More than 120 residents who attended an extra public hearing on a proposed 8.5 county millage rate Tuesday night may have changed some county commissioners’ minds about the tentative 1-mill hike.
"There were more people here tonight than there’s ever been at any public hearing I’ve attended in the past 20 years," said Bryan County Commissioner Toby Roberts. "I won’t say how I’ll vote, but I will say you’ve made a real impact."
Roberts said he, and other elected officials, made a well-intentioned mistake by voting for the county’s $30,000 homestead exemption three years ago.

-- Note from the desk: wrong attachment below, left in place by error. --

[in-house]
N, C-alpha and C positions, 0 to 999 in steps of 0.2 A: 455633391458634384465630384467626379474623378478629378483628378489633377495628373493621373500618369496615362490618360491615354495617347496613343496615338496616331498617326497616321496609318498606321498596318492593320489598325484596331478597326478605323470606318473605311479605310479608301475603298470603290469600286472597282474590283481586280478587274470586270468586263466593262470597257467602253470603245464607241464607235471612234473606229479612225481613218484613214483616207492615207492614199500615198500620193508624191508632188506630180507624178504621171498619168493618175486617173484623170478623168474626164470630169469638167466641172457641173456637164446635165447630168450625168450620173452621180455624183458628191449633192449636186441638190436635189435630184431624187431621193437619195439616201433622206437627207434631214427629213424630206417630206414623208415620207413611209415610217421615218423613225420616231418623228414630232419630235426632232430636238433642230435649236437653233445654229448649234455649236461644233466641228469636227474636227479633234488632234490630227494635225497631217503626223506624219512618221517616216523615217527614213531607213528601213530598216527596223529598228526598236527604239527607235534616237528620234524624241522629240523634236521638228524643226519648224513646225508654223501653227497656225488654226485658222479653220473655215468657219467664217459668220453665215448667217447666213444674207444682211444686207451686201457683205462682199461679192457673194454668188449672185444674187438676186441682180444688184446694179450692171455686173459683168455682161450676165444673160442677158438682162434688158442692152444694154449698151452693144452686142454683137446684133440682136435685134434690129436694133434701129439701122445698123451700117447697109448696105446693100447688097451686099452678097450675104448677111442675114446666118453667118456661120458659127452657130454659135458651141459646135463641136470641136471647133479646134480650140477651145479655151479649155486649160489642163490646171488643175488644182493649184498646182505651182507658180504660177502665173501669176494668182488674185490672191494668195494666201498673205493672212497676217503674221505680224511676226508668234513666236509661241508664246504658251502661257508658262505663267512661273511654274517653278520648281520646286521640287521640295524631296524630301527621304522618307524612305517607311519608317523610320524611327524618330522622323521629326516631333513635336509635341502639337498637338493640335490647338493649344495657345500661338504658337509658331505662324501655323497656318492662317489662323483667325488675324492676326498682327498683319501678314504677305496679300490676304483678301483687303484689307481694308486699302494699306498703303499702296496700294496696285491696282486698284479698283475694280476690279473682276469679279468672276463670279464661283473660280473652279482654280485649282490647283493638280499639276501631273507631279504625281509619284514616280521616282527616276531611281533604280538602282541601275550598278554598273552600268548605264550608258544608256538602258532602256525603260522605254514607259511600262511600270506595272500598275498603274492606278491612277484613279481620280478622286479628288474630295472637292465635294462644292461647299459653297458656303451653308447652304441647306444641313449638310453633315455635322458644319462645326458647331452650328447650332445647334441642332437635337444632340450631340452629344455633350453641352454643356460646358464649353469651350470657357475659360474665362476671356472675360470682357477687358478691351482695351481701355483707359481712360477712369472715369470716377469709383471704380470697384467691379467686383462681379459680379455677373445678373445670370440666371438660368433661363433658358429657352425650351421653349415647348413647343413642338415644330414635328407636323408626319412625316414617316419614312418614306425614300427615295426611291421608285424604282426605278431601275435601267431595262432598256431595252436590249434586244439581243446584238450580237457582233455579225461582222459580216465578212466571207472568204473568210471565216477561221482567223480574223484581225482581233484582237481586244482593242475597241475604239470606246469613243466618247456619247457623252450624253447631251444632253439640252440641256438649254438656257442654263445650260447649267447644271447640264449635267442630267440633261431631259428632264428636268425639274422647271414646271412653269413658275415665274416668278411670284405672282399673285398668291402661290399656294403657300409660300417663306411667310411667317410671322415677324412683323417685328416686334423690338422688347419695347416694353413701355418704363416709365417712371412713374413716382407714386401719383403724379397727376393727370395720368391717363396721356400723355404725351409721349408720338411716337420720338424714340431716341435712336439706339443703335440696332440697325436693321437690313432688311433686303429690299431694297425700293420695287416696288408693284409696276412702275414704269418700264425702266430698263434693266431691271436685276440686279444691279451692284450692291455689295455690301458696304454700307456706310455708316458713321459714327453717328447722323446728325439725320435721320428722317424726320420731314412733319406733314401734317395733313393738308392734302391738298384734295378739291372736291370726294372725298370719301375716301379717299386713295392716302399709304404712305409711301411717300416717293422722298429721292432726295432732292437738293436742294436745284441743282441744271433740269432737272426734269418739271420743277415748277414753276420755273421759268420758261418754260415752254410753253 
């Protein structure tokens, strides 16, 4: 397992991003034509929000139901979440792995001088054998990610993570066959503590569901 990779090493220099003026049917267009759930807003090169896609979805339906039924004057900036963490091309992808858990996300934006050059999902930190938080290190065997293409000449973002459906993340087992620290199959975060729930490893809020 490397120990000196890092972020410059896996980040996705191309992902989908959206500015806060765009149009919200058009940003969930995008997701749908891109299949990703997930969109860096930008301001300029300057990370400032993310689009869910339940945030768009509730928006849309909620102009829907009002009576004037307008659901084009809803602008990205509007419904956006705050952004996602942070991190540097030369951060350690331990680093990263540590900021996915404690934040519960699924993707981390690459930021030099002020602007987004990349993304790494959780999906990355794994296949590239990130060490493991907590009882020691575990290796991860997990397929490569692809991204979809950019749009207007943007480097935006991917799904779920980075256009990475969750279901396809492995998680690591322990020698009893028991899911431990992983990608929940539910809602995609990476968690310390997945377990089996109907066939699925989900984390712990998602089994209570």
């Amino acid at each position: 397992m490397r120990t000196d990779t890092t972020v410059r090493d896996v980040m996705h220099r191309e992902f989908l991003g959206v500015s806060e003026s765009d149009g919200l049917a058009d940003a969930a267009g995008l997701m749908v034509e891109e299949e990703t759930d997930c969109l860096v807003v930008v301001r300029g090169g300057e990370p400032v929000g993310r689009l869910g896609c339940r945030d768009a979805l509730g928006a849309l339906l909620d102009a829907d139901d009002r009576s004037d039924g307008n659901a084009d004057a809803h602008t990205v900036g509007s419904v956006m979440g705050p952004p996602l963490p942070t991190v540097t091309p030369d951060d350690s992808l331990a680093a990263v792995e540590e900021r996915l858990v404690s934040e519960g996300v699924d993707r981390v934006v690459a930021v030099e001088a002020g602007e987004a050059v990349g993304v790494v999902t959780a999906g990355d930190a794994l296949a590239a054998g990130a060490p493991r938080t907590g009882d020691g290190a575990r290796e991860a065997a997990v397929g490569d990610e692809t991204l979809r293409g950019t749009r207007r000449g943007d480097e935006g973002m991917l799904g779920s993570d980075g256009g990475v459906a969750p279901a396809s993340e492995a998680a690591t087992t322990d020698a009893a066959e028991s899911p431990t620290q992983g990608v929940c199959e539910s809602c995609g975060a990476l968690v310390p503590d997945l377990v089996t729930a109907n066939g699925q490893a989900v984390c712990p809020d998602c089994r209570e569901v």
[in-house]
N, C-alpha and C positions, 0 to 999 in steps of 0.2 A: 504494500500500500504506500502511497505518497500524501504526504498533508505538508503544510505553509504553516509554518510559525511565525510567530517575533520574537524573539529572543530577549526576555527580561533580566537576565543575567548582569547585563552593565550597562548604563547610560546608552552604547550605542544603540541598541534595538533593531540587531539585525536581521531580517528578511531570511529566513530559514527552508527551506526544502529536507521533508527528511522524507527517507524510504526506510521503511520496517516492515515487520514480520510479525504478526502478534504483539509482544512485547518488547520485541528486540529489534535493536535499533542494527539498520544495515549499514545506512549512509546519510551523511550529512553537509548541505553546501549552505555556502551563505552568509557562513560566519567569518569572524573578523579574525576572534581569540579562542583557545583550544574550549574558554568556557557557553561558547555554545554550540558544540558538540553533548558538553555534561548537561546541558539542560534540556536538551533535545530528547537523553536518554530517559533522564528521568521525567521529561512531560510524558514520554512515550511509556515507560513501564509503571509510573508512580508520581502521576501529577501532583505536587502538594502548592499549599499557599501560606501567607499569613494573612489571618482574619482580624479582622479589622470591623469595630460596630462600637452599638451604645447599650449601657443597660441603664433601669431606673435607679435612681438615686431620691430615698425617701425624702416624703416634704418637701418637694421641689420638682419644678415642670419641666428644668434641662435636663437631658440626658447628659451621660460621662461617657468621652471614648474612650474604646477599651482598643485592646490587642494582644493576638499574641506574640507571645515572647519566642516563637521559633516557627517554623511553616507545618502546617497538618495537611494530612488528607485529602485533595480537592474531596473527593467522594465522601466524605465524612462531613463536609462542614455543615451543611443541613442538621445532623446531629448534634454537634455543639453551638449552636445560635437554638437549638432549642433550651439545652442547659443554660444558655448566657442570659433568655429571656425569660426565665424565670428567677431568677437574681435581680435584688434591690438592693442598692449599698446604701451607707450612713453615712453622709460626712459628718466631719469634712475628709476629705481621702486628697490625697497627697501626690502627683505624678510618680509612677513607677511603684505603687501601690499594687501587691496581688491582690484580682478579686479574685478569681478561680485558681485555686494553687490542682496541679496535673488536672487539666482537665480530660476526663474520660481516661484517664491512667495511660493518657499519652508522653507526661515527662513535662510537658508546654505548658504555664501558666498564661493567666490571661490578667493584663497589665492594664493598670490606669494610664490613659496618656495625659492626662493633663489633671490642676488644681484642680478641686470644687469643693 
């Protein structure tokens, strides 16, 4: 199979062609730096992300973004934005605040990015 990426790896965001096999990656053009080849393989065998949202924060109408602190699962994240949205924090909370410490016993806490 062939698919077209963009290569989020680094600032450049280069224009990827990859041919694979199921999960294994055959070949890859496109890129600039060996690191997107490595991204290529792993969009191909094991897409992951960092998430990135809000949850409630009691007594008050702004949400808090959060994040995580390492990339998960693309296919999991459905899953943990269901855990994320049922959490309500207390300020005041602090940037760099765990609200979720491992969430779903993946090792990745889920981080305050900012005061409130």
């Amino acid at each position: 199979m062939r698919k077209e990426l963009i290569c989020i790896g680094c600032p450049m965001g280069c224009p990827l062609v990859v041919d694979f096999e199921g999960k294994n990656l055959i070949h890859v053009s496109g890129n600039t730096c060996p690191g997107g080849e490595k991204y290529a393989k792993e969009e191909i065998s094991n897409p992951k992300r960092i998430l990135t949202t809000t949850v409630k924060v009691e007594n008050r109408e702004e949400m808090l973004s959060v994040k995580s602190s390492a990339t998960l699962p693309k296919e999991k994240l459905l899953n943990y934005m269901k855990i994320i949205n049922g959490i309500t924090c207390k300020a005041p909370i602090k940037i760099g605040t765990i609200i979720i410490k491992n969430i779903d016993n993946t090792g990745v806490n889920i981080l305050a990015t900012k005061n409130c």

"That was a bad vote," he said. "You can see how the (property tax) revenue has gone down."
However, the $50,000 homestead exemption the county passed for homeowners age 65 and older was the right thing to do, Roberts added.
Bryan County Commissioner Glen Willard said he would consider the option of not funding the Harris Trail Road paving project, even though he believes it is needed. The paving project, in addition to a $400,000 shortfall in the budget, were the primary reasons the commission gave for considering a millage rate increase.
The commission proposed increasing the millage rate from 7.5 to 8.5 to cover its $17.5 million draft budget. Bryan County Commission Chairman Jimmy Burnsed said a 1 mill increase would generate about $1.1 million in revenue for the county.
The Bryan County Board of Commissioners is scheduled to vote on the county’s proposed ad valorem tax increase at 9:30 a.m. Tuesday, Oct. 6, at the Bryan County Courthouse Annex in Pembroke.
-Read more in the Bryan County News.